They always catch up. Fascinating article by Chris Brown on the decline and fall of Chip Kelly in Philadelphia, which wasn't just based on the imperious personnel decisions and general Jed Yorkery of his term there. Kelly went away from running quarterbacks because the NFL has a salary cap and very few plausible starters at that spot, and teams caught up to his tempo.
Philadelphia’s opponents seemed to know what was coming throughout 2015, even when he tried to mix in other plays. For example, as long as he’s been in the NFL, whenever Kelly’s opponents have geared up to stop his inside zone play, he has typically gone to his counterpunch, a sweep play in which the guard and center both pull to lead the way. But, tipped off by the alignment of the running back and the tight end, defenses were ready for that, too.
It’s one thing for a team to miss a block or for the play caller to guess wrong, but these are abysmal, totally hopeless plays rarely seen in the NFL. Yet Kelly repeatedly deflected criticism that his offense had become predictable by saying that the issue came down to only one thing: “We need to execute.”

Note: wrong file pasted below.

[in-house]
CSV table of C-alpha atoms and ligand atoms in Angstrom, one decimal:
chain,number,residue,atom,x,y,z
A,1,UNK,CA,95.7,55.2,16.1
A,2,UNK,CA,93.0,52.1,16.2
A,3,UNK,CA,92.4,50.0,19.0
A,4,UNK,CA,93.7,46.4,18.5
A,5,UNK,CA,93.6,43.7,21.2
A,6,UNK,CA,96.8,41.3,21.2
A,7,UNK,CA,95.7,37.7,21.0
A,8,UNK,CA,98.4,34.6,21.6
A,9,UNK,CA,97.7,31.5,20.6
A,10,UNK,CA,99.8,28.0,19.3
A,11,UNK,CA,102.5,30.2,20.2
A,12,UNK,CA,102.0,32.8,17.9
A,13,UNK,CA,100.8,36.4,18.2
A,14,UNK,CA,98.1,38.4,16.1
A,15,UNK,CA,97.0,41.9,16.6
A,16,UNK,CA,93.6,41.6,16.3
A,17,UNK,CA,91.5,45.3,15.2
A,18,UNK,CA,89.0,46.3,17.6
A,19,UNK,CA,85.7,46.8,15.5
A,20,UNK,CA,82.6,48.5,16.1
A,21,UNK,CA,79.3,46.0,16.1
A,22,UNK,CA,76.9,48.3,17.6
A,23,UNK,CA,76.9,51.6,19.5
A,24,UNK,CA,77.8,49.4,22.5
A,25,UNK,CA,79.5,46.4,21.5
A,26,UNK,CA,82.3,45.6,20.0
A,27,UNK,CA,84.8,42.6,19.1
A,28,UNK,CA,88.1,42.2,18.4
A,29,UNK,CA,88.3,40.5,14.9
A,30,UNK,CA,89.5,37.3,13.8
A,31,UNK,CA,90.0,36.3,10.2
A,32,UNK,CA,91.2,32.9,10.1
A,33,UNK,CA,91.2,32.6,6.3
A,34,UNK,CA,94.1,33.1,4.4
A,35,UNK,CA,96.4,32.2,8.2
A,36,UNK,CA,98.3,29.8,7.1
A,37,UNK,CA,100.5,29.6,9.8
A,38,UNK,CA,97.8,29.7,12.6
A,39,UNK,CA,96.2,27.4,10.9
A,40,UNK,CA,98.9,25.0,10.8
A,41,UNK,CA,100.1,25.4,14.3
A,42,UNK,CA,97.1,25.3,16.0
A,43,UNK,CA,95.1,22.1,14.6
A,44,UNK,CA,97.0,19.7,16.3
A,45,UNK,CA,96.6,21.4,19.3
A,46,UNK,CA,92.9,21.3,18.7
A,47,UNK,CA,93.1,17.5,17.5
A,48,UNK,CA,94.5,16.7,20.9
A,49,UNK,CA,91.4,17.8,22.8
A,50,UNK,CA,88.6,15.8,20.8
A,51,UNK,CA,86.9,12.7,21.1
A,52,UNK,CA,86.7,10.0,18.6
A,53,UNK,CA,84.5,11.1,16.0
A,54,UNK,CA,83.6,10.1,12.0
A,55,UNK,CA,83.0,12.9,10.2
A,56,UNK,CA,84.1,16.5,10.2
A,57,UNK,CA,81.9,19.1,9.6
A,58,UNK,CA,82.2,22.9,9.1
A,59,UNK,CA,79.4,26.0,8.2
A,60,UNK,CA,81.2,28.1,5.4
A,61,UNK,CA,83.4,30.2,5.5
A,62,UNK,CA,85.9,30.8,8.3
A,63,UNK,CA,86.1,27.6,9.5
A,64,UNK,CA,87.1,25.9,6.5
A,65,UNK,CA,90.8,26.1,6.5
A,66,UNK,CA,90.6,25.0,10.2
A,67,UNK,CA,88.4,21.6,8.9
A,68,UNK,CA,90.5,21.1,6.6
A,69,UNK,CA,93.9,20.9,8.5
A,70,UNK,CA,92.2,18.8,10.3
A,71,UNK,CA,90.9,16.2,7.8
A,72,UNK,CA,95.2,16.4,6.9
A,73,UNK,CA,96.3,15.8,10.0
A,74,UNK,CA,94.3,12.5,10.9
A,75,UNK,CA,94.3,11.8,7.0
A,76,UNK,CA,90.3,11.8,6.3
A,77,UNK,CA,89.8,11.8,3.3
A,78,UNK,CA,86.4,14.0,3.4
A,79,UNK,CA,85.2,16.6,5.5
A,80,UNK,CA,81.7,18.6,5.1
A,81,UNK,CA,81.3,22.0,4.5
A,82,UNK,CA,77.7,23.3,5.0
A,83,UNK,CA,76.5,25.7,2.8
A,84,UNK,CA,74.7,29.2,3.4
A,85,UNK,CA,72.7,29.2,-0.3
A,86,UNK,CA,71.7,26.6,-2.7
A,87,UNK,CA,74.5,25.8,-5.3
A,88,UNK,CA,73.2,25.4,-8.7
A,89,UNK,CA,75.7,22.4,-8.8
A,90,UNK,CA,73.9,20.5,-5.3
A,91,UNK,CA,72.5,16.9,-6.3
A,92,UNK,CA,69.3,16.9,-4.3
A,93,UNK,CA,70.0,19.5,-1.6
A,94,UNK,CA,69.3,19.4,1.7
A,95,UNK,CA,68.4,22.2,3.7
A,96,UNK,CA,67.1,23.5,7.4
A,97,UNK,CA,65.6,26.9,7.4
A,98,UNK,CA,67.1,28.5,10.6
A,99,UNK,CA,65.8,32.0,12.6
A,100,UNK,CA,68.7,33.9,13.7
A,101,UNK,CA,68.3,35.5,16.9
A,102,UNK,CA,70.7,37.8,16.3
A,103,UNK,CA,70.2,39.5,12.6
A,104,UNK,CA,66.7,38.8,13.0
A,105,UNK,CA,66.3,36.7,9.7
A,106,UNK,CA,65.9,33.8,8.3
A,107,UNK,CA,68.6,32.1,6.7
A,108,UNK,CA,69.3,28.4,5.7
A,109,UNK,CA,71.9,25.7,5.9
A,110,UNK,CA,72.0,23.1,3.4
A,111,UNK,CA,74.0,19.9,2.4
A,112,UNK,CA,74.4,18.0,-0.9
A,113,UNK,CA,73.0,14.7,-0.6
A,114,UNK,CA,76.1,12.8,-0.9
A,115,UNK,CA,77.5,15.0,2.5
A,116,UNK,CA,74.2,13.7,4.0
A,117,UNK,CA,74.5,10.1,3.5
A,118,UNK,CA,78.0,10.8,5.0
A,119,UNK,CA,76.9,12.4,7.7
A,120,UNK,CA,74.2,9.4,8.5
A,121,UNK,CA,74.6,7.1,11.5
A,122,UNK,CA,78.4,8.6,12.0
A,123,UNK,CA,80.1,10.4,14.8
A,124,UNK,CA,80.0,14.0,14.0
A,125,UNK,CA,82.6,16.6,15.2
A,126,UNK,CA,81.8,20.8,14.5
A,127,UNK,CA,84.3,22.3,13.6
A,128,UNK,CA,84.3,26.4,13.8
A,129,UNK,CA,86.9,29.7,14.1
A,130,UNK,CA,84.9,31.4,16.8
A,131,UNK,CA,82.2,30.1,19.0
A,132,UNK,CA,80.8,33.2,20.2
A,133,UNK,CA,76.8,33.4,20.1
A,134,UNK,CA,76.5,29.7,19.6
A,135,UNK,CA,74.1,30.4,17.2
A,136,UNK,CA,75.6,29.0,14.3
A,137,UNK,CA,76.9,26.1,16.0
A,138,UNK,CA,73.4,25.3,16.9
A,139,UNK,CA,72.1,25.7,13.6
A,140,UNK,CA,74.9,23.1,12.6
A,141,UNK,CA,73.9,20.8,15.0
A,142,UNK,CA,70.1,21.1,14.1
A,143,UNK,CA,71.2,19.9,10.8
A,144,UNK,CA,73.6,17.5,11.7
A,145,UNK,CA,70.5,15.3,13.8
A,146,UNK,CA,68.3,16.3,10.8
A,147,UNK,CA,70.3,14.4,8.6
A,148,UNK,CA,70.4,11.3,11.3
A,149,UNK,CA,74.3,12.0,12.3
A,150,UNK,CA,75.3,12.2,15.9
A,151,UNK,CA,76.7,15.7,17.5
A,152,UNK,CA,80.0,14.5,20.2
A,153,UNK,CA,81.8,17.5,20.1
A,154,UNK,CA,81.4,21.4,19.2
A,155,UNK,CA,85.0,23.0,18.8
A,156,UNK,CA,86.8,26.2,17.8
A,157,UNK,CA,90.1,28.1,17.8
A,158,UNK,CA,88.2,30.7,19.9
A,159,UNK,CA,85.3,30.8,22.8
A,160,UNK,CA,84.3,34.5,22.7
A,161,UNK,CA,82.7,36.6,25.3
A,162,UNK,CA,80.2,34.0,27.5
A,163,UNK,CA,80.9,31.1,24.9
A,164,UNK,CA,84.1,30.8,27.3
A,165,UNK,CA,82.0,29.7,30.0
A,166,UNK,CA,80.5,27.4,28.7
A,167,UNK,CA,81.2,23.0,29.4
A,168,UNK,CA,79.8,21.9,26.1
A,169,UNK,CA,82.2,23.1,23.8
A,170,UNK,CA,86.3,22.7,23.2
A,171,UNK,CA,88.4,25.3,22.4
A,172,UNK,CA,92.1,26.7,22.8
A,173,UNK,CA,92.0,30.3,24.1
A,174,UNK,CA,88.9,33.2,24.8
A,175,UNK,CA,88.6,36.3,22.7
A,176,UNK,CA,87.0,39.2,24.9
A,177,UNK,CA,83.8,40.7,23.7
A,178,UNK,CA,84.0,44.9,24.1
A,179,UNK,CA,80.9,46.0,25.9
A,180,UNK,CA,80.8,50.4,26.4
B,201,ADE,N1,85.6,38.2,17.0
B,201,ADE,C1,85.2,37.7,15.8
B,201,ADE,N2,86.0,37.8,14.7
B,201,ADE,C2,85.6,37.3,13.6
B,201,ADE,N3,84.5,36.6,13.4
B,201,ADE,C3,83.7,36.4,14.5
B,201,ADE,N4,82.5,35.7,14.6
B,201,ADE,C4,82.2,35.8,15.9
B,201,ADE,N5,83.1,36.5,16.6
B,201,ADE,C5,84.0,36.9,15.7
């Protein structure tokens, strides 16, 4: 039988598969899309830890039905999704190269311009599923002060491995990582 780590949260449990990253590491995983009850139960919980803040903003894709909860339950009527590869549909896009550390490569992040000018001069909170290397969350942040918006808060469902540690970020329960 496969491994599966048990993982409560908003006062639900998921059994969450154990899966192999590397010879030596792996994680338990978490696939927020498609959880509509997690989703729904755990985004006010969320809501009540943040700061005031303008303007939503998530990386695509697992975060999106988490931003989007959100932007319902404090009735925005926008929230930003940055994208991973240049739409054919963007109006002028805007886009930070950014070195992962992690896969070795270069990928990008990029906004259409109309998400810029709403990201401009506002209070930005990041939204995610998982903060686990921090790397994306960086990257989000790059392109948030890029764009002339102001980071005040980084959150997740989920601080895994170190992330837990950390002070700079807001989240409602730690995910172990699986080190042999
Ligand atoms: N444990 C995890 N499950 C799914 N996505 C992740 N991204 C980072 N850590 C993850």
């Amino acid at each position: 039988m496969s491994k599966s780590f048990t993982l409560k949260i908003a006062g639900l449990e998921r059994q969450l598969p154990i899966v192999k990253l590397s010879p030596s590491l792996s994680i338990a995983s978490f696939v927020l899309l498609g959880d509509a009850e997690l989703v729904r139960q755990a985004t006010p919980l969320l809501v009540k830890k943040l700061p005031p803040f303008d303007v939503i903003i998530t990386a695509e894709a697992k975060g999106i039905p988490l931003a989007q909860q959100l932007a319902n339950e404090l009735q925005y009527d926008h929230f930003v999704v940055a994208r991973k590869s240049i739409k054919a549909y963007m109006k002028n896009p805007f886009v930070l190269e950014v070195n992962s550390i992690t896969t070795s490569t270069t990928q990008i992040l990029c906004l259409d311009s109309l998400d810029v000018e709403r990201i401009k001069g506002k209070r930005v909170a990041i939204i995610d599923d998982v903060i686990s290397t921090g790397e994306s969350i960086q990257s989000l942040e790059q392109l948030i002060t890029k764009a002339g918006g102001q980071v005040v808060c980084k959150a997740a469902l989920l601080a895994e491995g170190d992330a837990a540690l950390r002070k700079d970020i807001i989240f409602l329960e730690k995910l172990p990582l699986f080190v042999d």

If you stay static, the hyenas download you and take over. Michigan's offense has to move as much as anyone else's—one reason I think the fullback traps might go on vacation this season. They haven't shown anything new so far and won't this weekend. Starting with Colorado the wrinkles will start to work their way in.
Wary of the likelihood tryouts and camp invites actually led to something, Gardner’s agent pitched a new idea to Gardner this spring: Go be a star … in Japan.
“He said he had an interesting idea after someone had given him a call about it,” Gardner said. “It was (pitched as) a chance to see a new place, get back on the field again for some time because I hadn’t played in a while.”